The burning question leading into the 30th annual crop tour was whether there will be enough corn production east of the Mississippi River to offset lost output west of the Mississippi River, where the growing season this year has been hotter than usual and extremely dry. In the end, the answer was quite emphatic: Not within a bull’s roar!

While the crop in the eastern corn belt appears to have stabilised this month, yields in the western corn belt have taken a hiding since the beginning of August, with some districts experiencing their worst drought conditions in over a decade.

The gloomy production outlook comes after spring row-crop plantings came in lower than expected, with US farmers leaving more land unplanted than anticipated. The USDA’s Farm Service Agency (FSA) released its initial prevent plant estimate on Monday last week. It estimated that 1.27Mha of corn were not planted across the main 11 corn-growing states compared to 220,000ha last season. This is the third-biggest corn prevent plant area in the last seven years, primarily due to adverse planting conditions in the spring; extremely dry in some regions and far too wet in others.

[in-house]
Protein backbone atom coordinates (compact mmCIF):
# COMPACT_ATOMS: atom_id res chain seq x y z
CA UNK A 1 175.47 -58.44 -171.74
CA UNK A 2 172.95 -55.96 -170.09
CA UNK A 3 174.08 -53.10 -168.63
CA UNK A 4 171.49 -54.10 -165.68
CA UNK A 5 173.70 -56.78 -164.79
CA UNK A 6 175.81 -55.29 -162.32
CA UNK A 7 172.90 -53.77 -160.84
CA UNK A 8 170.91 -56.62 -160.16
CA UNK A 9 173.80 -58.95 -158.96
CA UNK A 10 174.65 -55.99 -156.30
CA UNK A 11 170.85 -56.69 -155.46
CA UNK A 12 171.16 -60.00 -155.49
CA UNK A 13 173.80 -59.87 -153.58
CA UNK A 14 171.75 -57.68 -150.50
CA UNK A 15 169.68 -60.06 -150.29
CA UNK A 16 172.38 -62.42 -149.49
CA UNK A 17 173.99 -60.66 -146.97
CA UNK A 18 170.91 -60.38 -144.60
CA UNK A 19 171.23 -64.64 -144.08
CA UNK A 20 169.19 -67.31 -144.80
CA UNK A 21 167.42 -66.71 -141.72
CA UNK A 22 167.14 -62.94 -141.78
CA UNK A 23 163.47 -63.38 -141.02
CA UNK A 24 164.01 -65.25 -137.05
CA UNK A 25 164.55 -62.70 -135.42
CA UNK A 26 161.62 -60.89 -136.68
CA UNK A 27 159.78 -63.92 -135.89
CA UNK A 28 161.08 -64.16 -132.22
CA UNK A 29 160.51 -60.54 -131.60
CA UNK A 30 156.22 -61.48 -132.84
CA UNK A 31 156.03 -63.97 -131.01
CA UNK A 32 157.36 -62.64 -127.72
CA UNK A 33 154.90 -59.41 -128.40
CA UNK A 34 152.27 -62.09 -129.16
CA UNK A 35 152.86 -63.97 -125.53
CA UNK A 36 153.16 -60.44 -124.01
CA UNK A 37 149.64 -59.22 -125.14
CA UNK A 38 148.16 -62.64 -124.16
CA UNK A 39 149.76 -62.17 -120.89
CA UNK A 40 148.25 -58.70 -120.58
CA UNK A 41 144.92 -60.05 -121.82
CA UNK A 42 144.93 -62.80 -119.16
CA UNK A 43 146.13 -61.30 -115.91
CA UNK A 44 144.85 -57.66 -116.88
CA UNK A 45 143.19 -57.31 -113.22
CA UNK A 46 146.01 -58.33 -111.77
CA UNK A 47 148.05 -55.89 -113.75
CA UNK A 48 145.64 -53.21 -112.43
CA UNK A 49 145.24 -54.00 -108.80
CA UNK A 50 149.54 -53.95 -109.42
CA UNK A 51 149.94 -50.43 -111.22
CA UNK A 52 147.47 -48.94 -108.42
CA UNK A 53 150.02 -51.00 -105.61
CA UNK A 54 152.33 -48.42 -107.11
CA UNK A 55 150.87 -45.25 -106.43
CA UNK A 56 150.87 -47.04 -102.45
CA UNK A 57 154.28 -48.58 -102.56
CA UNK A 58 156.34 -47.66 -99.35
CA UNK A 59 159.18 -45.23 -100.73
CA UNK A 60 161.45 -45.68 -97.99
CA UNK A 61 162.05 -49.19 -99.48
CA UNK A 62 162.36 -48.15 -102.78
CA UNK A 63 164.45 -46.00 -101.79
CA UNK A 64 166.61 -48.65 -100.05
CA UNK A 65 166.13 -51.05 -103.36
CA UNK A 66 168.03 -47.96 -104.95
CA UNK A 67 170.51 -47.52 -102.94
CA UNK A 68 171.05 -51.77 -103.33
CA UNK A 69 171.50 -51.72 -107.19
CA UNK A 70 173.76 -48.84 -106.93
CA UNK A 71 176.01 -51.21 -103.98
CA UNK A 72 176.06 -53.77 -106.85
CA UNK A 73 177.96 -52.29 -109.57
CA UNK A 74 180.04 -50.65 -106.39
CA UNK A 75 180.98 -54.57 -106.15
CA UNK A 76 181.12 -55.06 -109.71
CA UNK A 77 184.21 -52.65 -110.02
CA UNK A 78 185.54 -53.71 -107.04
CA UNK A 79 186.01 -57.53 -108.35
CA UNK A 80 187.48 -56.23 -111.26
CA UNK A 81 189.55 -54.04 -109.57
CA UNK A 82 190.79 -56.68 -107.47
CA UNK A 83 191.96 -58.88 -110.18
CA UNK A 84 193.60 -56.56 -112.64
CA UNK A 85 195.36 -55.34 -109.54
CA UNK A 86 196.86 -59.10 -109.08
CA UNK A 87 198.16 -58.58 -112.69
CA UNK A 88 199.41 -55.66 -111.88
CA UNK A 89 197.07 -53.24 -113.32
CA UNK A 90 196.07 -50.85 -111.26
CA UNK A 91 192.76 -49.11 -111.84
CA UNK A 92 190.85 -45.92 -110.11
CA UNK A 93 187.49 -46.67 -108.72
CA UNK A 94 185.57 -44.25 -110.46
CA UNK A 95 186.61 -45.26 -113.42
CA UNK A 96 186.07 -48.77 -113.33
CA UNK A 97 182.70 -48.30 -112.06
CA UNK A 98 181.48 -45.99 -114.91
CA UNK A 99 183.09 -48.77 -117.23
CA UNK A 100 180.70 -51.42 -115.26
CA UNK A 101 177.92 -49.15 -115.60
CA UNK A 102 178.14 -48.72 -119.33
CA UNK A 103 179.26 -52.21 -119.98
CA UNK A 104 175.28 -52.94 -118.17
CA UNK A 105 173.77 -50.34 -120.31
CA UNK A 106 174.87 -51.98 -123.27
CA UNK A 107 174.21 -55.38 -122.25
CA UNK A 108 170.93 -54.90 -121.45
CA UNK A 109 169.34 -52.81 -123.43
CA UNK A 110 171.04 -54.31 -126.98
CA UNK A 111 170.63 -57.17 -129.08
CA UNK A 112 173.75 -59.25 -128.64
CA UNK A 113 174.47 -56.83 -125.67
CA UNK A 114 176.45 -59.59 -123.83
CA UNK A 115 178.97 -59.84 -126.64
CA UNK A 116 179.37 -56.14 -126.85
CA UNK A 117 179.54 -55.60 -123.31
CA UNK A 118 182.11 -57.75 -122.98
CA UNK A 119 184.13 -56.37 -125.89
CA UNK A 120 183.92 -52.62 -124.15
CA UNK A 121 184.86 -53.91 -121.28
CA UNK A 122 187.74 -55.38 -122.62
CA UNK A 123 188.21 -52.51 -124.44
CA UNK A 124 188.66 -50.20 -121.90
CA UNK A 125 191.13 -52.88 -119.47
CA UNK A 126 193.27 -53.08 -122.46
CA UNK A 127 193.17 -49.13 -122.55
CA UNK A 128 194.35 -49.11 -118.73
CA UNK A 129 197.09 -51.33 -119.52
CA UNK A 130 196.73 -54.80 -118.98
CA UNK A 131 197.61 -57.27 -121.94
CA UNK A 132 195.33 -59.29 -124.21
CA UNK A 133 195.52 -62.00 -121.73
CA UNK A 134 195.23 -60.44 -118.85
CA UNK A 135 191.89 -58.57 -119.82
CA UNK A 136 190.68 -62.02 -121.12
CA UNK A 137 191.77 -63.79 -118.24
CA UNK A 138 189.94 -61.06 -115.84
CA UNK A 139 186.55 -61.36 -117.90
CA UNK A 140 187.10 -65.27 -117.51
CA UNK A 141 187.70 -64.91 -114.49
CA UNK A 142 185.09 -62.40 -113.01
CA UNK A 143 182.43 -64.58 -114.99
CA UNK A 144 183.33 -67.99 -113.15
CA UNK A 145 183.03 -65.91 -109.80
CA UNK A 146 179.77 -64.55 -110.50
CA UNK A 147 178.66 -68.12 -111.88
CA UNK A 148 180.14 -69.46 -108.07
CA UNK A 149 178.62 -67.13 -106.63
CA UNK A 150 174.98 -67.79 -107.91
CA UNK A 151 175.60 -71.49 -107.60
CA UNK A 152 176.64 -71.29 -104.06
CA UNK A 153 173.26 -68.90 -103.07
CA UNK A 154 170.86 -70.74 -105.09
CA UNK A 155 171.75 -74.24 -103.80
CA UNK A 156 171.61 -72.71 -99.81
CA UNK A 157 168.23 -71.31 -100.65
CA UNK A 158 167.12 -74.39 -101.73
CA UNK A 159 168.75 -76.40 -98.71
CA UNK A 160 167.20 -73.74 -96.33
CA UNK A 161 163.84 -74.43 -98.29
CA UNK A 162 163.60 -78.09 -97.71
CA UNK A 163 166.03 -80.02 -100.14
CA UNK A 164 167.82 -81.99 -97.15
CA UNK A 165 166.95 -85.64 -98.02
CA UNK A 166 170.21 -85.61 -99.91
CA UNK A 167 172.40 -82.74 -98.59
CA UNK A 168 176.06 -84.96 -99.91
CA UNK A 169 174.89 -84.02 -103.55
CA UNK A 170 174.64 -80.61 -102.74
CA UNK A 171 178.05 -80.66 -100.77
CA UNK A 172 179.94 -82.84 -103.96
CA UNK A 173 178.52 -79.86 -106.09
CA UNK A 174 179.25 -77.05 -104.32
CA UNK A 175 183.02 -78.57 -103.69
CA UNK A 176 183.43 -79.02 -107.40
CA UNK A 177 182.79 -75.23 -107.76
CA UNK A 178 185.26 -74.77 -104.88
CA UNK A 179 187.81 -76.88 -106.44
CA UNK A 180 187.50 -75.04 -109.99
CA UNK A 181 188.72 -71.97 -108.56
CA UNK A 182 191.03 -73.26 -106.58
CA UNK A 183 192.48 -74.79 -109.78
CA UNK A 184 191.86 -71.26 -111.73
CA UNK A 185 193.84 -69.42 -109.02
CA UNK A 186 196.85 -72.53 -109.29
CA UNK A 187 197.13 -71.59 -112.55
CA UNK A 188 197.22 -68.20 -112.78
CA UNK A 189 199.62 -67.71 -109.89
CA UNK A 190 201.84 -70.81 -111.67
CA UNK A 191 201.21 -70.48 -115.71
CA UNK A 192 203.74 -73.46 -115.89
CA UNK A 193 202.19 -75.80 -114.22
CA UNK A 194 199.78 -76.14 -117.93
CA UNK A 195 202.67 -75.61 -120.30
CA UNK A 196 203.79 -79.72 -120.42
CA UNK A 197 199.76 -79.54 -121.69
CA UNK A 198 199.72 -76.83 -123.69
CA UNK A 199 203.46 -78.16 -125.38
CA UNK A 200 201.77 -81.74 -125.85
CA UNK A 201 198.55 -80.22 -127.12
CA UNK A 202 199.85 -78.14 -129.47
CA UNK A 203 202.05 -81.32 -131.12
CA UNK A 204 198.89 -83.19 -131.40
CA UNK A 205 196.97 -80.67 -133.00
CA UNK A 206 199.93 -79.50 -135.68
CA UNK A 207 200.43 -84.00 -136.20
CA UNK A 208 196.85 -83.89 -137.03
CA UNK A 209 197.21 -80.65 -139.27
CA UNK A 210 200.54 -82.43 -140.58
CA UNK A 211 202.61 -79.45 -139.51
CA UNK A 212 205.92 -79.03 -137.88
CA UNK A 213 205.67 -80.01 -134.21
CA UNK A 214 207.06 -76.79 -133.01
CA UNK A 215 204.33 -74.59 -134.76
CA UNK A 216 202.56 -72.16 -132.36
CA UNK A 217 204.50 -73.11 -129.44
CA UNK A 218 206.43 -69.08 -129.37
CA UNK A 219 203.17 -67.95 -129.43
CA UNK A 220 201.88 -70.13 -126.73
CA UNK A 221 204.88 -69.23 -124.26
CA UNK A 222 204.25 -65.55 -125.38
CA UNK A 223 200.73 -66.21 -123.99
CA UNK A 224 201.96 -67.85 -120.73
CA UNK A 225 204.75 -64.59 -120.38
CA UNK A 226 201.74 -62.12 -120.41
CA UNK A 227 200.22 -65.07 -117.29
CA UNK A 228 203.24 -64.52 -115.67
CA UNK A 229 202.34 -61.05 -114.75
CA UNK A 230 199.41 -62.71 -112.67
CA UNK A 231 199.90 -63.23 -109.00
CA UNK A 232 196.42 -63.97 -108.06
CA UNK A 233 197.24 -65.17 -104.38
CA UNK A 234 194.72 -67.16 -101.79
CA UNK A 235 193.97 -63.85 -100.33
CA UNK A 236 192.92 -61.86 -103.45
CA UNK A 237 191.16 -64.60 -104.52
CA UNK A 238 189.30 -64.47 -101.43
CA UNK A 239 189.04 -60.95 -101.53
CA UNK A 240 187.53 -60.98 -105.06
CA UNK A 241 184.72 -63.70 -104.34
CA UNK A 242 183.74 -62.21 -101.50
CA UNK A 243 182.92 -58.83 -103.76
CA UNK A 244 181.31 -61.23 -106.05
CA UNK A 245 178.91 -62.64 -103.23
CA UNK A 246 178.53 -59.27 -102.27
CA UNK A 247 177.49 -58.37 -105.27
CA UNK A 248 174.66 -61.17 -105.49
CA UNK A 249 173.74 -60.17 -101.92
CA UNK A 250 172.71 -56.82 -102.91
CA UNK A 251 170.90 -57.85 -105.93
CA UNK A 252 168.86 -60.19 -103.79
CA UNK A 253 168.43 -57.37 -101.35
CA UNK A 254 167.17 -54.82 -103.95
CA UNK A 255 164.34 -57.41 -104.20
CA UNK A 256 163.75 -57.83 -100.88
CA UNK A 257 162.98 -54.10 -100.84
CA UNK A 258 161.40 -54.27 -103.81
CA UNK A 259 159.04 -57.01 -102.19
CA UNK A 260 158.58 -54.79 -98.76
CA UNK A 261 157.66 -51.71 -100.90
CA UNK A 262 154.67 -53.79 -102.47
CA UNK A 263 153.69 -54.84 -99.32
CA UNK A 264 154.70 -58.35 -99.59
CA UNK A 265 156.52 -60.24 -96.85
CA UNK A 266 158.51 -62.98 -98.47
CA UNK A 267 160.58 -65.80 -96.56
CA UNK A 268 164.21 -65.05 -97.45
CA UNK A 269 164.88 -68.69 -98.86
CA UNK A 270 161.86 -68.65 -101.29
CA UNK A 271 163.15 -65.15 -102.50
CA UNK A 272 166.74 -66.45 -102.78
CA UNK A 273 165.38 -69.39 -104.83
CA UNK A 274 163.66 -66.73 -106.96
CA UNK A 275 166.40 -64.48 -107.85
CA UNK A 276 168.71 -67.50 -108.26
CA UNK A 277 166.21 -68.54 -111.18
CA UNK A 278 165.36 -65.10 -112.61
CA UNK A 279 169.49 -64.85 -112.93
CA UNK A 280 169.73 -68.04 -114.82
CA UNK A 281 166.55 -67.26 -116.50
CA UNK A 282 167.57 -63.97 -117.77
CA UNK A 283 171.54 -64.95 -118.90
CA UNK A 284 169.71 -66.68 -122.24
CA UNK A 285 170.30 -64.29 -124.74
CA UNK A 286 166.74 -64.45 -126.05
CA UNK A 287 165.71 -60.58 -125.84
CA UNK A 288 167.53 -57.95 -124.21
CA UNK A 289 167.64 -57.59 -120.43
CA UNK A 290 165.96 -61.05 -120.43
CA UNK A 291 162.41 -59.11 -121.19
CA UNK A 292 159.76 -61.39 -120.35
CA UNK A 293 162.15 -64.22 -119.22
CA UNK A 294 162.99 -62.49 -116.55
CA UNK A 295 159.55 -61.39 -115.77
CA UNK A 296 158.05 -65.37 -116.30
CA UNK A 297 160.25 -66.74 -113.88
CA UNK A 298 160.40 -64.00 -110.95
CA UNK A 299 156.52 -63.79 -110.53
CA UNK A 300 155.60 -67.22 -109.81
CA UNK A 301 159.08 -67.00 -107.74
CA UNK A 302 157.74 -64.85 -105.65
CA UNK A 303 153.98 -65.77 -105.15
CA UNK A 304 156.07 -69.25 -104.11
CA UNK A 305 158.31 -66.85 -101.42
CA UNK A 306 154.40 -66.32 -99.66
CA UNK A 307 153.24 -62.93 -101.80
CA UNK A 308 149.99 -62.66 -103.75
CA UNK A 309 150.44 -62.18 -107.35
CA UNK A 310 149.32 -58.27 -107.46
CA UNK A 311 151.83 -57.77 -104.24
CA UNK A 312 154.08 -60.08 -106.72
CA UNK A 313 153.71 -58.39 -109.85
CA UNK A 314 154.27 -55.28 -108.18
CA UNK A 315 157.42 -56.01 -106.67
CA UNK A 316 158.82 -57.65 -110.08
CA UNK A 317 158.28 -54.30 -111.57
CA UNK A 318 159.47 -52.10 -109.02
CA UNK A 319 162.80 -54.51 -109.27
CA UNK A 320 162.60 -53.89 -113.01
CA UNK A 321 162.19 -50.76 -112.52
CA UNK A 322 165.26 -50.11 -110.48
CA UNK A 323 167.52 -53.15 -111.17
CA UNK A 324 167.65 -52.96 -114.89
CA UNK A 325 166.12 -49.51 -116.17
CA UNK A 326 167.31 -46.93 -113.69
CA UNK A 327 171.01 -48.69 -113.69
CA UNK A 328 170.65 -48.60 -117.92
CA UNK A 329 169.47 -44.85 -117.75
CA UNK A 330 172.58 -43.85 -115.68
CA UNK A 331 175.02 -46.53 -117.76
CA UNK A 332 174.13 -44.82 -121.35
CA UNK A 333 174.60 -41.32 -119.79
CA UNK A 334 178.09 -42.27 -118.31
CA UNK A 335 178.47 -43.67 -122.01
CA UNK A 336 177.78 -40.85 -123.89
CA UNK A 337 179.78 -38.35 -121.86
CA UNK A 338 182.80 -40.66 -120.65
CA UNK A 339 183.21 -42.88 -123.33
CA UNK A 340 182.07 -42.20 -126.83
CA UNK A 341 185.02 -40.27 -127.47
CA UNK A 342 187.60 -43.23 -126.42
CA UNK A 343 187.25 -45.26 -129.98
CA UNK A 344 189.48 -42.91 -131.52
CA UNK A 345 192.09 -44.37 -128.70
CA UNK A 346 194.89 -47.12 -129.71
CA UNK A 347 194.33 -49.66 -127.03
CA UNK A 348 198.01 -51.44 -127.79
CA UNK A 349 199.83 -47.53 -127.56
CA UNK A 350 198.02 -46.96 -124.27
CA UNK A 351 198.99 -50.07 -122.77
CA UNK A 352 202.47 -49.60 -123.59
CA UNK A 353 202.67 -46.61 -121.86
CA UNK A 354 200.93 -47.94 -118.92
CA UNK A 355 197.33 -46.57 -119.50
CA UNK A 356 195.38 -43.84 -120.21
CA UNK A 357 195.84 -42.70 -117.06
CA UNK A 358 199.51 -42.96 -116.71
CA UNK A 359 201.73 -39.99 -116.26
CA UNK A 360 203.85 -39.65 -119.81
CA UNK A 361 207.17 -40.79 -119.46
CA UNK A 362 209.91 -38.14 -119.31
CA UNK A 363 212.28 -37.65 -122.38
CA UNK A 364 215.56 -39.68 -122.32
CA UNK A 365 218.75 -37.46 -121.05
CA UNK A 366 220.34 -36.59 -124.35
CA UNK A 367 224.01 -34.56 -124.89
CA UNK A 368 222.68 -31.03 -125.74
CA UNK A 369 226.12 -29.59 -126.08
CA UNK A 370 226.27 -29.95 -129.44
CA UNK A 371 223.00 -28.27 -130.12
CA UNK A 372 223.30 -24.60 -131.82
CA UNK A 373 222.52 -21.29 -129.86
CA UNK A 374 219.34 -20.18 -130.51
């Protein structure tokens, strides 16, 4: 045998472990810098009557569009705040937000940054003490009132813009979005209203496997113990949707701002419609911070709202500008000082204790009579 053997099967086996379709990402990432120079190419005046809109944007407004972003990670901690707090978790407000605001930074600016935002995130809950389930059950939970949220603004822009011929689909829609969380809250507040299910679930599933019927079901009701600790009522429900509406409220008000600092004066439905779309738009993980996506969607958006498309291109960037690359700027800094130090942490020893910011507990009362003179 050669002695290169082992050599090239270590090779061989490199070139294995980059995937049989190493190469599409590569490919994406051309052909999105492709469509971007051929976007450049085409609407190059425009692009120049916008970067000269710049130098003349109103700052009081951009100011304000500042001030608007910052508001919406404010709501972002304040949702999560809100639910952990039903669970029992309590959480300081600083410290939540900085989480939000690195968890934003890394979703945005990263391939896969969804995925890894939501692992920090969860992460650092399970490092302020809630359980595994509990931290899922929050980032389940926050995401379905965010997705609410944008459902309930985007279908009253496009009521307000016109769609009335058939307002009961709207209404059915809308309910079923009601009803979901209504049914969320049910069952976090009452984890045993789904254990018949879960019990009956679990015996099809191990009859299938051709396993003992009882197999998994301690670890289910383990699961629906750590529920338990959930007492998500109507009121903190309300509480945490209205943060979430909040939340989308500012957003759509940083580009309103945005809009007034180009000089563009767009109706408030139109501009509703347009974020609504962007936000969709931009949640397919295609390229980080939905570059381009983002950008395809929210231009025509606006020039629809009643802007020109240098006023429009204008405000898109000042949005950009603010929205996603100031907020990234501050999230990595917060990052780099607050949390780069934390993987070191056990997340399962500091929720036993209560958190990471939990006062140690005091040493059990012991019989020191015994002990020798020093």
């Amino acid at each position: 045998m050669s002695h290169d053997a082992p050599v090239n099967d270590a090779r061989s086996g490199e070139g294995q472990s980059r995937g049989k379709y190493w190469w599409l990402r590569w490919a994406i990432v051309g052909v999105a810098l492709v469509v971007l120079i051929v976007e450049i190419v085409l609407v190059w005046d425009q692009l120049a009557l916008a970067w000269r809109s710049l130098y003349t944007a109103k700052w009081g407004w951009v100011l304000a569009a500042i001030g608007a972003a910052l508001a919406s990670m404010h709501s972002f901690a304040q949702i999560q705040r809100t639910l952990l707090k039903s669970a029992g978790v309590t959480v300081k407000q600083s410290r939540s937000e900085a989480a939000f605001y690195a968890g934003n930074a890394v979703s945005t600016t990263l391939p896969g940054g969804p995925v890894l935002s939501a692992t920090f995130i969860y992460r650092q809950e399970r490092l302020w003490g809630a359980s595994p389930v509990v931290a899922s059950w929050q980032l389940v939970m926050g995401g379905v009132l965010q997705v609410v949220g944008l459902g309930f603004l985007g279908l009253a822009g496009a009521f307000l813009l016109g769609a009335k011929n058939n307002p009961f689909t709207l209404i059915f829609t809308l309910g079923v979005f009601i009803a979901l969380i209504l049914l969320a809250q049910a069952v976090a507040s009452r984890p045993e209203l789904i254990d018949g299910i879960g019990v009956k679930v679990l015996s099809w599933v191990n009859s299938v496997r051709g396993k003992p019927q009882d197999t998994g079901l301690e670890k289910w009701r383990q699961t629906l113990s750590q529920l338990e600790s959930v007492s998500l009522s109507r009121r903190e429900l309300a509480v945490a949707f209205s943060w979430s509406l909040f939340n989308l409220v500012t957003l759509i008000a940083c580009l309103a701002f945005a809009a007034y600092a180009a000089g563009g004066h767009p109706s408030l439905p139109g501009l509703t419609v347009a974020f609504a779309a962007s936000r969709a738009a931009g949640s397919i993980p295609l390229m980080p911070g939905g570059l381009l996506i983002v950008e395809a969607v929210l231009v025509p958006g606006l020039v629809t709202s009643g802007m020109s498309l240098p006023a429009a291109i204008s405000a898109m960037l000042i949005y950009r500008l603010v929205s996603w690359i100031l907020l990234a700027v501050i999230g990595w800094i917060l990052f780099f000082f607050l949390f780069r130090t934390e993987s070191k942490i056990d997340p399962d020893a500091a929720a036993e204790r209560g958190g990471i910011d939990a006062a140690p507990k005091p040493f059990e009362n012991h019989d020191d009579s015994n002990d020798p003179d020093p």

US corn futures rallied on Friday, ahead of the release of the Pro Farmer crop forecasts. The September contract closed at US668.75 cents per bushel, up 1.71pc on the day. This followed a 1.24pc retraction on Thursday and a 6.3pc rally in the first three days of the week. The market has basically been on a five-week rally totalling 18.5pc since the most recent contract low of 564.25c/bu on July 22. However, it is still 14pc below the contract high of US778c/bu set on May 16.